I’m reaching out to coaches to get some guest posts! Interested? Email me at coach @ coachfore.org.
Here is a guest post from a dynamite Strength and Conditioning Coach named Noel Piepgrass (MA, CSCS, CiSSN), the Health and Human Performance Coach at Central Valley Christian High School in Central California.
In-Place, Timed, Pre-workout Routines have the potential to make your warm up more efficient and more effective.
In the setting that I normally operate in (high school class periods), I am extremely limited on time. My student-athletes train 5 days per week, but we only have 32 minutes each day. As I always say, logistics dictate program design, so I’ve had to work hard to figure out how to best use this 32 minute window. The trouble is that there are not a lot of Strength Coaches who have to work in a timeframe like this, so I’ve had to take what I can from some of the experts that I’ve learned from and apply it to the specific logistic parameters of my own setting. I don’t know anybody who’s talking or writing about designing training regimens that include 32 minute workouts done 5 days per week so I have not been able to “copy and paste” workout regimens.
One of the areas of our training regimen that has been most impacted by our time constraints is the warm up, or as I call it, the pre-workout routine. The thing about the pre-workout routine is that you need to do some sort of it every day. Other areas of our training can be dispersed over the course of our 5 day training split, but you can’t treat the warm up the same way. So, we do a 5 minute pre-workout routine every single day. In order to address all the things that I like to address in a pre-workout routine (mobility, dynamic stretching, flexibility, neuro-muscular activation, foam rolling, etc.) we use one pre-workout routine Monday, Wednesday, and Friday and a different routine on Tuesday and Thursday.
Without getting into exactly what which drills we employ in our pre-workout routine (that could be a separate post), I wanted to write a post on two suggestions for making the routine work logistically within the limited space we have and our extremely limited time frame.
1- Warm Up In-Place
We have about 1000 square feet of artificial turf in our weight room. This leaves us room to line up 21 athletes or so in a grid (I realize many of you may deal with larger groups; hopefully your facilities are also larger). I use this grid as my seating chart so that I can take attendance while the students are doing the routine which also helps me maximize my time frame. The drills for the day’s routine are posted on our projection screen at the front of the room and the students follow that routine with everybody doing the same drill all the way through. One of the additional benefits of this “in-place” set up is that every student is working all the time … there is no down time while students wait for one another to go through their stretching lines. Not only is efficiency improved, but classroom management is also enhanced because each student is busy and as you know, idle hands are the devil’s workshop. I can easily monitor who is working and who is not while I’m going through my role sheet.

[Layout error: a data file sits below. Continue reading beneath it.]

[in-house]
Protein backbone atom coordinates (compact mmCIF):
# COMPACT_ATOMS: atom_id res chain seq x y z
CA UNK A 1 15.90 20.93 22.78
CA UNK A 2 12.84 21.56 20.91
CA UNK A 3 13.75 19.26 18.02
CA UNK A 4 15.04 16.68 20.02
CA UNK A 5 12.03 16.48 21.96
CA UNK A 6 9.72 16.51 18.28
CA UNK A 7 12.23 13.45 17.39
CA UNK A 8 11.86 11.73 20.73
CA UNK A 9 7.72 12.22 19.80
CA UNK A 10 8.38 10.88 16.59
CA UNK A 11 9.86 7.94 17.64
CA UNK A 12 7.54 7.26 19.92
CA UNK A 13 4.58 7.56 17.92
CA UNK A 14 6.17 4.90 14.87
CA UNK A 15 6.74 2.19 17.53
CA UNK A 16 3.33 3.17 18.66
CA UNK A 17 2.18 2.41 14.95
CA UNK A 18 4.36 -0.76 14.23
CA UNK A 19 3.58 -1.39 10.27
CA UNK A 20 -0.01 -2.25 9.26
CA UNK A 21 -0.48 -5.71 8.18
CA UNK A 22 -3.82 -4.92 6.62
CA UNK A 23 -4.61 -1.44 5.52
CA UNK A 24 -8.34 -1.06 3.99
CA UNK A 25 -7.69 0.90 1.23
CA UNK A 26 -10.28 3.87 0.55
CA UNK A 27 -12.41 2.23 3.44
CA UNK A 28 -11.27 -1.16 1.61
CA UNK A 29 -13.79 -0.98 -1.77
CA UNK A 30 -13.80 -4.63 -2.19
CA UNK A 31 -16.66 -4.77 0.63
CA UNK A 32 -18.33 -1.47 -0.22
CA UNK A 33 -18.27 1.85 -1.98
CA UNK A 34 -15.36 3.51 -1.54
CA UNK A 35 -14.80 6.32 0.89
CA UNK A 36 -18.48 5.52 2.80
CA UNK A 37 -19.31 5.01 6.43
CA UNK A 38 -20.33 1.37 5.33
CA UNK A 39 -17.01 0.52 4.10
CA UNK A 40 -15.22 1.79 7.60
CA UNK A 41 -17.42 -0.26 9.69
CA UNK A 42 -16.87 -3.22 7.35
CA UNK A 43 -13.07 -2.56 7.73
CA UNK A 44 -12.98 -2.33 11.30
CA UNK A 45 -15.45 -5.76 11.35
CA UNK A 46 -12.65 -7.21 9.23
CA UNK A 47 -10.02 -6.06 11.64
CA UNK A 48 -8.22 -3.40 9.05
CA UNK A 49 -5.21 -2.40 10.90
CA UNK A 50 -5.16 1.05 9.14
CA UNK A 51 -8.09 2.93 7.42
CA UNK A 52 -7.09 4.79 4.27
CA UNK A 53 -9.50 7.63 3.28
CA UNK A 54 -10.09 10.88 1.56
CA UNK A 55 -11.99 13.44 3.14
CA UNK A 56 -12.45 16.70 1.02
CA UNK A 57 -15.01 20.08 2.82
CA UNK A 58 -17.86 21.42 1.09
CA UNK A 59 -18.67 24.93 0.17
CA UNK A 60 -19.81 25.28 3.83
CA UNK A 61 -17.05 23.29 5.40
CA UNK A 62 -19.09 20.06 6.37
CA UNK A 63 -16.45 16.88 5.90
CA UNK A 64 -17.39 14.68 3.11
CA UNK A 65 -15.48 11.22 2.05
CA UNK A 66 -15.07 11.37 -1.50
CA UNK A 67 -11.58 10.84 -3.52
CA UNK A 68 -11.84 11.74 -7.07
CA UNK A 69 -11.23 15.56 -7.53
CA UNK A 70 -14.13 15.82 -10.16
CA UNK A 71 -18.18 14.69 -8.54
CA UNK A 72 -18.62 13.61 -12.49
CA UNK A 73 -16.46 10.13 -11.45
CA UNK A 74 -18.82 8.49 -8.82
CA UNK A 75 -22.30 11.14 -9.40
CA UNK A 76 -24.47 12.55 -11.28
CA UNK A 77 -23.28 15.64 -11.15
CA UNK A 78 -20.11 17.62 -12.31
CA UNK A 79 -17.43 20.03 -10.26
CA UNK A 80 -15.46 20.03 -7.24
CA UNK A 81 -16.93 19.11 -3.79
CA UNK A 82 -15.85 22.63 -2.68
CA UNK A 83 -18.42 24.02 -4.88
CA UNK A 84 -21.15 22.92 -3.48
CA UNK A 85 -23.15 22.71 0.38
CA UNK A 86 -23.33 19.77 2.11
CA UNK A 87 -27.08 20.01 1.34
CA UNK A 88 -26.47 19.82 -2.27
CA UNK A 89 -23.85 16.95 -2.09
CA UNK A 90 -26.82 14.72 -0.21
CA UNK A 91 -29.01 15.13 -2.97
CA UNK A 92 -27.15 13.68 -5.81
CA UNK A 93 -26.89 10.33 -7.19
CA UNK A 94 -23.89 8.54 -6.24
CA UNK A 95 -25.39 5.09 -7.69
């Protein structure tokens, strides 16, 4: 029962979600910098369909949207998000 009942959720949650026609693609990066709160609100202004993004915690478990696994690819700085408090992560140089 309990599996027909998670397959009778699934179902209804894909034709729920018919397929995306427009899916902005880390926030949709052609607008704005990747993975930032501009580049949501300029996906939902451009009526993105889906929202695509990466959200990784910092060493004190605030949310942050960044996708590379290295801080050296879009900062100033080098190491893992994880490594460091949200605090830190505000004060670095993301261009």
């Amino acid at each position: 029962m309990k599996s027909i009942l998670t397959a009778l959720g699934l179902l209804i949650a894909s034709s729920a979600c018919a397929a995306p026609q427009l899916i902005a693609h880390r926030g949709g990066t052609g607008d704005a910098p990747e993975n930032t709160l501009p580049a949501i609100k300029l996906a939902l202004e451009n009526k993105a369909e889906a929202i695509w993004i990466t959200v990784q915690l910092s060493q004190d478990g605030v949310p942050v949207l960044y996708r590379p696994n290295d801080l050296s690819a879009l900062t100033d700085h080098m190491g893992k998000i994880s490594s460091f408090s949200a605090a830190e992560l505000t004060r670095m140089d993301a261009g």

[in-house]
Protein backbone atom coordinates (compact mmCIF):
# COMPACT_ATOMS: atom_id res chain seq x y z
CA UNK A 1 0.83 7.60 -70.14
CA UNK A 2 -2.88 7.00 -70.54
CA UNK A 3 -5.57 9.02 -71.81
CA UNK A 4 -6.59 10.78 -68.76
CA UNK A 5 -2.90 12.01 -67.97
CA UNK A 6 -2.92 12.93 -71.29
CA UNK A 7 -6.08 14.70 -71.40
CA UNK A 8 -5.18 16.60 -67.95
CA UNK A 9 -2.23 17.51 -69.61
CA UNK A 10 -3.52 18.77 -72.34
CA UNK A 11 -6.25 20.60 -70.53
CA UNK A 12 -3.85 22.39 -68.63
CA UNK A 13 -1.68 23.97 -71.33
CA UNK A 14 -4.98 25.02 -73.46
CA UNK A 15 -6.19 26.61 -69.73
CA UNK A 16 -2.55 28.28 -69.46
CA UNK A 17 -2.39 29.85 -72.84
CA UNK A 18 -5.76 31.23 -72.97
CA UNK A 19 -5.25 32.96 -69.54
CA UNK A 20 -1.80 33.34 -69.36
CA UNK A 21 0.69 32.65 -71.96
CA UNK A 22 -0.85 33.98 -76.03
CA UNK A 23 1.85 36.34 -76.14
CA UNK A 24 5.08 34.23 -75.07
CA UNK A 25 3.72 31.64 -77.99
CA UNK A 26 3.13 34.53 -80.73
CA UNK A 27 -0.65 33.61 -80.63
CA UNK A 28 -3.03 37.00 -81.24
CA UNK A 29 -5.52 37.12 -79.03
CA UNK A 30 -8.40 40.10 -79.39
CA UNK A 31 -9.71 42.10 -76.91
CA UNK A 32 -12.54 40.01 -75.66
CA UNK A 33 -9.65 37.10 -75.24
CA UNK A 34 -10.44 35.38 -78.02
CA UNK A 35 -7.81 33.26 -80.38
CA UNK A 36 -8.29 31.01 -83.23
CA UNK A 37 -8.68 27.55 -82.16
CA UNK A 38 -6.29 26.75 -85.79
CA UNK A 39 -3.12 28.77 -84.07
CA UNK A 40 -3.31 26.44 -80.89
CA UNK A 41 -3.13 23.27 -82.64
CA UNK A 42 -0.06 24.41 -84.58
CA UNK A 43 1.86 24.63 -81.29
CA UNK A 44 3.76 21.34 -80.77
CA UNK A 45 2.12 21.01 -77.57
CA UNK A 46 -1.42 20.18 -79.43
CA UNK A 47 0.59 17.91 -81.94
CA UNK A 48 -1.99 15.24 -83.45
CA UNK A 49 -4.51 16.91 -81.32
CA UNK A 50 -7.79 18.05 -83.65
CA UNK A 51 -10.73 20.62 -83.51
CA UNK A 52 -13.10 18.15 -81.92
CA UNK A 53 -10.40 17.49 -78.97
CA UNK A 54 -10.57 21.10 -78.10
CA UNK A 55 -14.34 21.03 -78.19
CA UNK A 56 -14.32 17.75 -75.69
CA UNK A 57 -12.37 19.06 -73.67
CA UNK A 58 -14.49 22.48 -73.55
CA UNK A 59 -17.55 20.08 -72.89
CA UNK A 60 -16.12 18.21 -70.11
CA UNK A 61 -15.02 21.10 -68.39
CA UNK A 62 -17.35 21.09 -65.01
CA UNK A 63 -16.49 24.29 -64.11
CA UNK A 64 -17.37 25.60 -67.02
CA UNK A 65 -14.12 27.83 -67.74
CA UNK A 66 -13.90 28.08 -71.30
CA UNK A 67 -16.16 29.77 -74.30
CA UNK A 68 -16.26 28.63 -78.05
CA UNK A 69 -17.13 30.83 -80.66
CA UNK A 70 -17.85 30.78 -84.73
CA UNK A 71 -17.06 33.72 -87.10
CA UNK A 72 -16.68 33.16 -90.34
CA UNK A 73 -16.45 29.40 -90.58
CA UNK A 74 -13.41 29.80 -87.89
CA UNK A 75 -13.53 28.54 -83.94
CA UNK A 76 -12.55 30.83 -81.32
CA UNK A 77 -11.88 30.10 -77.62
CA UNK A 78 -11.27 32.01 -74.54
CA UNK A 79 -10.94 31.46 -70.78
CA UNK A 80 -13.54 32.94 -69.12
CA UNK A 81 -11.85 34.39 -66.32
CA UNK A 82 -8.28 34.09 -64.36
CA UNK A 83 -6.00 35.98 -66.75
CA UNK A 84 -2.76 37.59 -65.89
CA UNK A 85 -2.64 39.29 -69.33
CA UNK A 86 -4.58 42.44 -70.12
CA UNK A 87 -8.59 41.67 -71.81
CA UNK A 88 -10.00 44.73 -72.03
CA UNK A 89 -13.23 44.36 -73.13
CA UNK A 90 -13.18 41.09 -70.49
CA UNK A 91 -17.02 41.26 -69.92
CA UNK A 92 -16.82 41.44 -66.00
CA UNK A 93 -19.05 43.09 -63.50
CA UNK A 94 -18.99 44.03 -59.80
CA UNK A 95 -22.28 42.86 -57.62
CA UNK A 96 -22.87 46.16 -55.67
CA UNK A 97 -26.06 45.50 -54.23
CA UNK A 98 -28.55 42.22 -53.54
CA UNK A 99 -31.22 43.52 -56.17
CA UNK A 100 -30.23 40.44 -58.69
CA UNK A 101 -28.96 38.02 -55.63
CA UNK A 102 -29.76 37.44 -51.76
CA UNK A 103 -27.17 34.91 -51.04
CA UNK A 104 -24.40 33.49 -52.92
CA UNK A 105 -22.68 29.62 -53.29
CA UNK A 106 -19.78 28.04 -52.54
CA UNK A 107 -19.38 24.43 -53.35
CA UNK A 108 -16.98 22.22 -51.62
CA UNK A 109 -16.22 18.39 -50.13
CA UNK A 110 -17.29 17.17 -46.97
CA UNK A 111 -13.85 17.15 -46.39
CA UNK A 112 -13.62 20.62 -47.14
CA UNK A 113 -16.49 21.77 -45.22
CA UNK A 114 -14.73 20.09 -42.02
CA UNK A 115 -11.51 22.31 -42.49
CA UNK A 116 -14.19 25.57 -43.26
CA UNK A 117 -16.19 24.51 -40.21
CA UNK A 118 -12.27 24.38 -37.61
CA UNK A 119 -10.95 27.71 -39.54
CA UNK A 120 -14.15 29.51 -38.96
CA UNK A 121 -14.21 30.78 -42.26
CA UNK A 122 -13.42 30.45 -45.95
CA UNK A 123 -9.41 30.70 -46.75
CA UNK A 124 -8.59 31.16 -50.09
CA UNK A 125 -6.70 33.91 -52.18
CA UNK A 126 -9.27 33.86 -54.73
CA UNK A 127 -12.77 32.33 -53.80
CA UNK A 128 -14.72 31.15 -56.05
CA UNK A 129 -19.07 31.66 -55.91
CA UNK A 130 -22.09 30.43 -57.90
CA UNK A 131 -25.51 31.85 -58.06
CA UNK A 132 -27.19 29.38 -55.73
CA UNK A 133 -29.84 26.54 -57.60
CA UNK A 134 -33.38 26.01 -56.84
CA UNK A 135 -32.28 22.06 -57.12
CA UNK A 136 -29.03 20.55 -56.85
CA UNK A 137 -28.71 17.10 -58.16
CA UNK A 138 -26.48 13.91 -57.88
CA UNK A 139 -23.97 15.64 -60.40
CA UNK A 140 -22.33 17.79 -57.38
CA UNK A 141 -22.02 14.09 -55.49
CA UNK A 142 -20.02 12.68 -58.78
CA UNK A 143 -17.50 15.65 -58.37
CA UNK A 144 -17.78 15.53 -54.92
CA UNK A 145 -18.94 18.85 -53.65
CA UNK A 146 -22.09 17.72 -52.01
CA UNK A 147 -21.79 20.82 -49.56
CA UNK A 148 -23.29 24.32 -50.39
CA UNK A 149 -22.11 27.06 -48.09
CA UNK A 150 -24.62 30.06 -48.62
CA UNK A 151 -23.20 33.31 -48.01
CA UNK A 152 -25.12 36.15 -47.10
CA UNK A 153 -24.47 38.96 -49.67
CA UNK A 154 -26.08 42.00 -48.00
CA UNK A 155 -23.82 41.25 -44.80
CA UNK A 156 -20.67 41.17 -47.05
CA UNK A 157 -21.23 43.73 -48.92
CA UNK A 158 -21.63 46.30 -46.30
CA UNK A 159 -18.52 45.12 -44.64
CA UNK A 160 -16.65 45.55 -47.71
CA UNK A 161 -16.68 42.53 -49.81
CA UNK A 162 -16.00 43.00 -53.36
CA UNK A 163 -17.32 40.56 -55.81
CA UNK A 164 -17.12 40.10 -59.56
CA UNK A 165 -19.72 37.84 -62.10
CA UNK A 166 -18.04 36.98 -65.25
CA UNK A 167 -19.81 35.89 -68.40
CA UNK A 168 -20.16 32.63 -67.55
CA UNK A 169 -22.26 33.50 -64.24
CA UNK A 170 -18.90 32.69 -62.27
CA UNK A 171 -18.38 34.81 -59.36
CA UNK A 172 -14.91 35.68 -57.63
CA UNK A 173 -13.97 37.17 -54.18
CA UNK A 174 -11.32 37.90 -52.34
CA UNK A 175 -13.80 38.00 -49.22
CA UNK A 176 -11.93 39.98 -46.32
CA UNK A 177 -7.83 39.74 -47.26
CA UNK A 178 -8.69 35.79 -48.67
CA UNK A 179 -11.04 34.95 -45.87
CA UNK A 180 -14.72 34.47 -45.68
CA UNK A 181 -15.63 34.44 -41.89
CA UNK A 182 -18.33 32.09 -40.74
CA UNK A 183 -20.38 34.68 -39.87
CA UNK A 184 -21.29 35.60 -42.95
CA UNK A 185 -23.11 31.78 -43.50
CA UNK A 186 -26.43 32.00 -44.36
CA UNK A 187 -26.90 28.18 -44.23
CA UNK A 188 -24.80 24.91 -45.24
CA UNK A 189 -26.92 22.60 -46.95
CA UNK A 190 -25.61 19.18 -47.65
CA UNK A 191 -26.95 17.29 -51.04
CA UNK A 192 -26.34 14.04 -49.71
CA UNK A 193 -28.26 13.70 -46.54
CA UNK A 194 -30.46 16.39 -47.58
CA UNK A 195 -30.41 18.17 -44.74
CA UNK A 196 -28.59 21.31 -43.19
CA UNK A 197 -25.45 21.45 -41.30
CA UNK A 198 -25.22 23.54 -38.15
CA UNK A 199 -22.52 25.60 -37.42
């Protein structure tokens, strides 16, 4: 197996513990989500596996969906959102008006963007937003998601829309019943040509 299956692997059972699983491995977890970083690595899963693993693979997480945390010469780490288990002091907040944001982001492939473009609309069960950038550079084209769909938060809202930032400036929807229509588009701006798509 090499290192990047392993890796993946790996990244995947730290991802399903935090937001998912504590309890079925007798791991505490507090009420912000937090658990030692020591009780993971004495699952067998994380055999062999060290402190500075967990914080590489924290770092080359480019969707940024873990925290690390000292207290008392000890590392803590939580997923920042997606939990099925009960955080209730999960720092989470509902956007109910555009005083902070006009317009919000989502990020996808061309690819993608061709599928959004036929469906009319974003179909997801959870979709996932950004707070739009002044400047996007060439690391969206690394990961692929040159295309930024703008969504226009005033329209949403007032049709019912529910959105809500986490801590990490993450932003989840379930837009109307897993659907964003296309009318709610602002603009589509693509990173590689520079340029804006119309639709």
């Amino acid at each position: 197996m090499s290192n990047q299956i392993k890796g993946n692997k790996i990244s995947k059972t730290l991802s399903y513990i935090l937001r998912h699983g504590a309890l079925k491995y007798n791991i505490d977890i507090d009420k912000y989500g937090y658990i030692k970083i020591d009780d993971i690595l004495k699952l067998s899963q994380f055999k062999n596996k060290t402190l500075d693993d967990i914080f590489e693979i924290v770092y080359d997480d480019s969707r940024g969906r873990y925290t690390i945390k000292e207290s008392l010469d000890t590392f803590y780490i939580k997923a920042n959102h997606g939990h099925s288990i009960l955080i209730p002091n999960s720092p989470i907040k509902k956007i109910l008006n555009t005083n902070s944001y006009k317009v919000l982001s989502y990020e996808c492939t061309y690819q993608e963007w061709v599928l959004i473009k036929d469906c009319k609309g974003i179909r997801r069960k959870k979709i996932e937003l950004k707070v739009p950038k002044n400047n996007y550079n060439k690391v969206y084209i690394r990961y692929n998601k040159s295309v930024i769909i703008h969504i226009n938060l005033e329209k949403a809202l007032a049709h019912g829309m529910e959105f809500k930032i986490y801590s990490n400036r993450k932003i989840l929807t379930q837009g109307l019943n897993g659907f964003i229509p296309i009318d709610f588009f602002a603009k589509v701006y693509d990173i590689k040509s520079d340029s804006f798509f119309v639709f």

2- Use Timed Segments NOT Pre-Determined Reps or Distances
We have a Segment Timer in our weight room and it might be the single most important piece of equipment we use. I’m exaggerating slightly with that last comment, but I think its been incredibly important for us to manage the program and keep everyone on the same page. The way we use it in our pre-workout routine is absolutely indispensable. With students in-place, we simply set each segment on the clock for 15 seconds and require each drill to be performed for that time frame. That means we do not have to count reps and it ensures that all the students move through the routine together. With 15 second intervals, monitored by a buzzer which tells students to switch to the next drill, we are able to perform 16 different drills in a 4 minute period! The efficiency is incredible but again, it’s not the only benefit. With the clock managing the time frame and telling everyone when to switch, I am able to focus my energy on coaching kids through the drills. In my opinion, the difference between a good strength program and a bad one is in the coaching of the exercises. With timed segments automatically plugged into our weight room timer, I can focus more of my attention to coaching exercise technique than I spend herding the students through the routine. Finally, the timed segments are great because we know exactly what we can do with the time we have each day. We use every single minute that we have and it’s all automated through the use of the clock.
I’ve attached a video of a pre-workout routine that we did in class today. This is an unusually small class, but you get the idea of how our pre-workout routine works. It’s incredibly efficient which helps us manage short class periods, our largest logistical obstacle.
Thanks so much for this article Coach Piepgrass! Check out his website here.